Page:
What To Look for When Buying Adaptive Clothing
With limb loss or limb difference, small daily tasks like putting on and removing clothing tend to become challenging. For prosthetic users, it's vital to have easy access to their prosthetic limbs for quick prosthetic adjustments anytime, anywhere. It's good that there are more options for adaptive clothing and footwear.
What is adaptive clothing?
Adaptive clothing is designed for people with a disability or body difference. These options allow individuals to wear and remove their clothing with minimal or no difficulty, helping them achieve independence, better mobility, and comfort without sacrificing style.
Adaptive clothing for people with limb loss comes with various features, including reinforced fabric to avoid the wear and tear of a prosthetic limb, an extra room around the joint, and zipper access to the prosthetic limb. There are also specially designed clothes that conform to a seated position in a wheelchair.
Below, let's take a look at some of the options available.
Adaptive shoes are typically easy to put on and remove. Some can accommodate orthotics, while other brands offer singles for individuals with lower limb loss.
Anodyne Diabetic Footwear is designed for individuals with diabetes who typically lack sensation in the feet. This can make it harder to notice a pebble in the shoe or friction, leading to an open wound. These shoes are designed with features that ensure the utmost comfort and materials to avoid chafing. The shoes also have extra room to allow for foot swelling.
Nike FlyEase is a line of adaptive shoes that lets users enjoy daily life as well as sport. The Nike Go FlyEase provides a hands-free way to wear and remove the shoe. The brand also has a line of hands-free, easy-on-and-off-shoes for kids—the Nike Dynamo Go Lil Fruits.
Zappos Adaptive has various products that help make life easier, such as easy-on-and-off shoes, orthotic-friendly shoes, and single shoes for unilateral leg amputees.
Adaptive clothing for prosthetic limb users
People who use prosthetic limbs may not only need clothing adaptations that aid with getting dressed, but they also have to consider clothing options that accommodate fluctuations in residual limb size. They also need to consider wear and tear in areas the prosthetic joint rubs on the clothing.
Buck & Buck caters to the various needs of people with limb loss. For example, they can modify the sleeve length of shirts and dresses, as well as the leg length of pants. They can also insert zippers into pant legs to give the user easy access to a prosthetic leg.
No Limbits offers pants designed for comfort. Some notable features include extra space to accommodate a prosthetic limb and hidden zippers allowing users to access their prostheses easily. The brand also sells pants made with reinforced fabric to withstand the wear and tear caused by wearing a prosthetic leg.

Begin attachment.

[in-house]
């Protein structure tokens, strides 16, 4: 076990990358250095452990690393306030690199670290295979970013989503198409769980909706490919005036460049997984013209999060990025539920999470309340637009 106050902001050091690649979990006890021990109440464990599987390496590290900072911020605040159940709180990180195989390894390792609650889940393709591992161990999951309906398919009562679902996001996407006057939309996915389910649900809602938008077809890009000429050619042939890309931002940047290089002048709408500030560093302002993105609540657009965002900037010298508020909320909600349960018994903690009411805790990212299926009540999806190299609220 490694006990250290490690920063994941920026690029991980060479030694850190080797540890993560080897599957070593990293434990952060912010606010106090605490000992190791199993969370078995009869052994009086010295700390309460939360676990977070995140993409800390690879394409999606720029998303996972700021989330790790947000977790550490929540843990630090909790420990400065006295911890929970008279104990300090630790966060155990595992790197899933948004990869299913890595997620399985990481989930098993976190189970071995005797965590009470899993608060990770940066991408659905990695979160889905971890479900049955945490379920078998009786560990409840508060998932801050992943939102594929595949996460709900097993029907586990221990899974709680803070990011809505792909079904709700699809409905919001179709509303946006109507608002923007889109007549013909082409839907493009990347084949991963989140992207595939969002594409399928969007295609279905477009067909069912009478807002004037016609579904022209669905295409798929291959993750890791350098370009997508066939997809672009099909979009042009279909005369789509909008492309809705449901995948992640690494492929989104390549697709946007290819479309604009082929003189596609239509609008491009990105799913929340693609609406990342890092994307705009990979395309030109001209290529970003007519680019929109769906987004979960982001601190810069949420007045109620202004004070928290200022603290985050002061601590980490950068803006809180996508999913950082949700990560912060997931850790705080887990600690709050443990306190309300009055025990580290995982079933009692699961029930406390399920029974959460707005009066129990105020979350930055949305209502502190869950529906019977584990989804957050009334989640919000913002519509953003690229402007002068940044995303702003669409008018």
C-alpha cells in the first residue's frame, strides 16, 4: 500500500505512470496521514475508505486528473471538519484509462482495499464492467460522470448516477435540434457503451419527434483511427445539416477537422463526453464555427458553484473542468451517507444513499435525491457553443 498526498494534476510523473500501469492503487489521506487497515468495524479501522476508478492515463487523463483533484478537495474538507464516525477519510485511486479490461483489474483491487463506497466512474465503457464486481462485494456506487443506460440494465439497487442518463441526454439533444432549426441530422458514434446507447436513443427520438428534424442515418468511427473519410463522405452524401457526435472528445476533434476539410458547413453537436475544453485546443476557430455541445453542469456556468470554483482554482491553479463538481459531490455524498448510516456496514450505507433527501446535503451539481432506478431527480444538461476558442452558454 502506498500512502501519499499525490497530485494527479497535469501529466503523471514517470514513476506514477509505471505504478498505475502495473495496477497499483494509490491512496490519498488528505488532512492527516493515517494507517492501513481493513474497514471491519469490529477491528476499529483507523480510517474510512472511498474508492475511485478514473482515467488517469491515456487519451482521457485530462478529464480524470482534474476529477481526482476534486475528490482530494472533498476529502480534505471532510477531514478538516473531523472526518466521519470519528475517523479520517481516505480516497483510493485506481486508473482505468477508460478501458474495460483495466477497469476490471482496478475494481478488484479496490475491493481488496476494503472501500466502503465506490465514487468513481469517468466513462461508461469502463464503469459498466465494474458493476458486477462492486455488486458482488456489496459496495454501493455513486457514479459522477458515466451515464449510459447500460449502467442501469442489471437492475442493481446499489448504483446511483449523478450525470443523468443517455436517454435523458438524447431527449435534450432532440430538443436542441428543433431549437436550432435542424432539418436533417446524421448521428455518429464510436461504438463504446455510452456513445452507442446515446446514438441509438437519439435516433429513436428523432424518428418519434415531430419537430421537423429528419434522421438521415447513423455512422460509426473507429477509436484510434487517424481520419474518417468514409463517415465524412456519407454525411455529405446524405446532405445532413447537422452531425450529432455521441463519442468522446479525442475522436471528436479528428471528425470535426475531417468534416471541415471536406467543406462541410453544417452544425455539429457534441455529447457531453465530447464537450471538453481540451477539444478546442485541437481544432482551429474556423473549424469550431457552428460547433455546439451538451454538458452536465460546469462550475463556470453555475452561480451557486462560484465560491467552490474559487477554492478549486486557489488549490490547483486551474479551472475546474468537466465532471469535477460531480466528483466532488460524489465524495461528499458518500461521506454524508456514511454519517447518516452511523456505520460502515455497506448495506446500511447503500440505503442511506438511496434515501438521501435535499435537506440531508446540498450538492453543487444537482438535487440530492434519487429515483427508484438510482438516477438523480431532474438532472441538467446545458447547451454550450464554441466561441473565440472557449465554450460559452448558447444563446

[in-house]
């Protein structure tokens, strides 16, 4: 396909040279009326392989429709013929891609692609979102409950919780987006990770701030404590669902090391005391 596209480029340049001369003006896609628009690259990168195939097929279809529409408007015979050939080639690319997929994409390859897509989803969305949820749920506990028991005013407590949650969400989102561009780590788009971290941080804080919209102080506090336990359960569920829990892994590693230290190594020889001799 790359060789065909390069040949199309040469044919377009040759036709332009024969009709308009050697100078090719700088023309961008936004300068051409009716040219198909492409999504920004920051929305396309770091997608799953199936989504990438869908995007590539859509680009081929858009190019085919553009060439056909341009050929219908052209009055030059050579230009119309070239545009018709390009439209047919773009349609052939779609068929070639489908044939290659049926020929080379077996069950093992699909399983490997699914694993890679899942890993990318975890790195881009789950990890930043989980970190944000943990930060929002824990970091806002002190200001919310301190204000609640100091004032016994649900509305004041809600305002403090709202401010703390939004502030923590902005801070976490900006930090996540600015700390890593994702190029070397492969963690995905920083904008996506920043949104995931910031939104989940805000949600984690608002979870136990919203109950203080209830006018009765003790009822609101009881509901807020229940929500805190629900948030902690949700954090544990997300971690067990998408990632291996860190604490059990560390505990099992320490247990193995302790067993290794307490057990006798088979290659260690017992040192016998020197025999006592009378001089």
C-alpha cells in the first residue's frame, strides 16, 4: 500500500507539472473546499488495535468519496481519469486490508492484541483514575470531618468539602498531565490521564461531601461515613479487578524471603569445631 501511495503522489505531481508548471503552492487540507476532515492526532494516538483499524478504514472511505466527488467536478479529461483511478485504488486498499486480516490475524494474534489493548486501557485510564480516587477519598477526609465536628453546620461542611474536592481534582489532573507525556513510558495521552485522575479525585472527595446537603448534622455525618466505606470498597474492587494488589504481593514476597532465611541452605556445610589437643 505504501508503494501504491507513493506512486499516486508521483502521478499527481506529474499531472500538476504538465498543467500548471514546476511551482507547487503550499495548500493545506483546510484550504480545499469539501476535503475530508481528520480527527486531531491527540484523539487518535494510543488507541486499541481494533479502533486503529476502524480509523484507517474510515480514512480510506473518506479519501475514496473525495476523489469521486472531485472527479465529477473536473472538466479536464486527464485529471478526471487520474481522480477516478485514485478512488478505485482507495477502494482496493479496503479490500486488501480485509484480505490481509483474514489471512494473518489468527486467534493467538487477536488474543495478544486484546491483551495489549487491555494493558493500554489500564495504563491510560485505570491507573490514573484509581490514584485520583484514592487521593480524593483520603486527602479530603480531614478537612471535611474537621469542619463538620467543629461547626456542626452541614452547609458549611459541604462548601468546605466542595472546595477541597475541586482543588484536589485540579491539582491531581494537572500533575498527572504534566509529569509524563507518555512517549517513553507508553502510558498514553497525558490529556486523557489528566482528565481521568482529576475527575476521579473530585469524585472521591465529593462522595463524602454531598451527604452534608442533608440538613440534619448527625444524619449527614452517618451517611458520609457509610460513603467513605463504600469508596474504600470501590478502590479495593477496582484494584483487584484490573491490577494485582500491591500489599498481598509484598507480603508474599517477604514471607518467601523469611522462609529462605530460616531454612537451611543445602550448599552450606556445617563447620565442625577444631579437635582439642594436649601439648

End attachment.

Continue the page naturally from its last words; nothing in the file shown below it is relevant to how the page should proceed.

Tommy Hilfiger Adaptive line makes dressing easier for people with limb loss. Men who use upper-limb prostheses may find ease and comfort with Tommy Hilfiger's Regular Fit Colorblock Shirt with Removable Sleeves. And for women who use leg prostheses or braces, the brand has the Colorblock Denim Jogger, featuring an elastic waistband and zippers along the lower legs.
Adaptive clothing for wheelchair users
Non-adaptive clothing is typically designed for wearing when standing rather than during prolonged seating. This explains why most pants bunch up in the groin area when the user is seated.
Clothing designed for sitting is more comfortable for wheelchair users. For example, pants for wheelchair users typically have a shorter rise in the front to reduce fabric bunching and a higher rise in the back for full coverage. Wheelchair-specific clothing also generally doesn't have lumpy back seams or back pockets for increased comfort.
Alter UR Ego has jeans with pockets on the pant leg thigh, loops to help pull the jeans on, and elasticized back waistbands for added comfort.
IZ Adaptive offers comfortable yet fashion-forward adaptive clothing. They have a wide range of clothing styles, from sweats, leggings, jeans, and chinos to suit jackets, dresses, stylish tops, coats, and capes.
Ministry of Supply has a fashionable line of adaptive men's and women's suit pants designed with the wheelchair user in mind.
Rollimoden is a German brand specializing in seated men's business wear, jeans, and underwear. They also have accessories like hand protectors and wheelchair gloves.
Tommy Hilfiger Adaptive also has a range of seated wear, like the Seated Fit Stripe Signature T-Shirt, which features a Velcro closure along the back length of the shirt. For wheelchair-friendly jacket pockets, the Seated Fit Flag Regatta Jacket might be perfect.
Which of these brands have you already tried? Is there a clothing brand that you swear by but isn't on this list? Do let us know in the comments section!